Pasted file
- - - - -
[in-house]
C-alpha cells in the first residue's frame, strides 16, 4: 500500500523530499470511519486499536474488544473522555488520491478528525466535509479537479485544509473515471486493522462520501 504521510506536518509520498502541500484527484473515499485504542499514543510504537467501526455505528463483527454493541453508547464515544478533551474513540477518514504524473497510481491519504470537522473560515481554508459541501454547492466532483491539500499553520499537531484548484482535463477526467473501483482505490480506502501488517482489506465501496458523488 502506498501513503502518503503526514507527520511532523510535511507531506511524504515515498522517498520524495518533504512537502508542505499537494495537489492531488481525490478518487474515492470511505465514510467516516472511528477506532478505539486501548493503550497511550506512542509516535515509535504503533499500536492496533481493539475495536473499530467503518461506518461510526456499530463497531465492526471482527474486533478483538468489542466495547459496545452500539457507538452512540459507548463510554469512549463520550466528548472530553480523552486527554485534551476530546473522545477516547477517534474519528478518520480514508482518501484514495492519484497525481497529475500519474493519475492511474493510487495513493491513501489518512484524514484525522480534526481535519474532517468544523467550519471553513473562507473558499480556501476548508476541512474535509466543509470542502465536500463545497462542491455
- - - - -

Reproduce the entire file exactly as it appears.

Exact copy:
[in-house]
C-alpha cells in the first residue's frame, strides 16, 4: 500500500523530499470511519486499536474488544473522555488520491478528525466535509479537479485544509473515471486493522462520501 504521510506536518509520498502541500484527484473515499485504542499514543510504537467501526455505528463483527454493541453508547464515544478533551474513540477518514504524473497510481491519504470537522473560515481554508459541501454547492466532483491539500499553520499537531484548484482535463477526467473501483482505490480506502501488517482489506465501496458523488 502506498501513503502518503503526514507527520511532523510535511507531506511524504515515498522517498520524495518533504512537502508542505499537494495537489492531488481525490478518487474515492470511505465514510467516516472511528477506532478505539486501548493503550497511550506512542509516535515509535504503533499500536492496533481493539475495536473499530467503518461506518461510526456499530463497531465492526471482527474486533478483538468489542466495547459496545452500539457507538452512540459507548463510554469512549463520550466528548472530553480523552486527554485534551476530546473522545477516547477517534474519528478518520480514508482518501484514495492519484497525481497529475500519474493519475492511474493510487495513493491513501489518512484524514484525522480534526481535519474532517468544523467550519471553513473562507473558499480556501476548508476541512474535509466543509470542502465536500463545497462542491455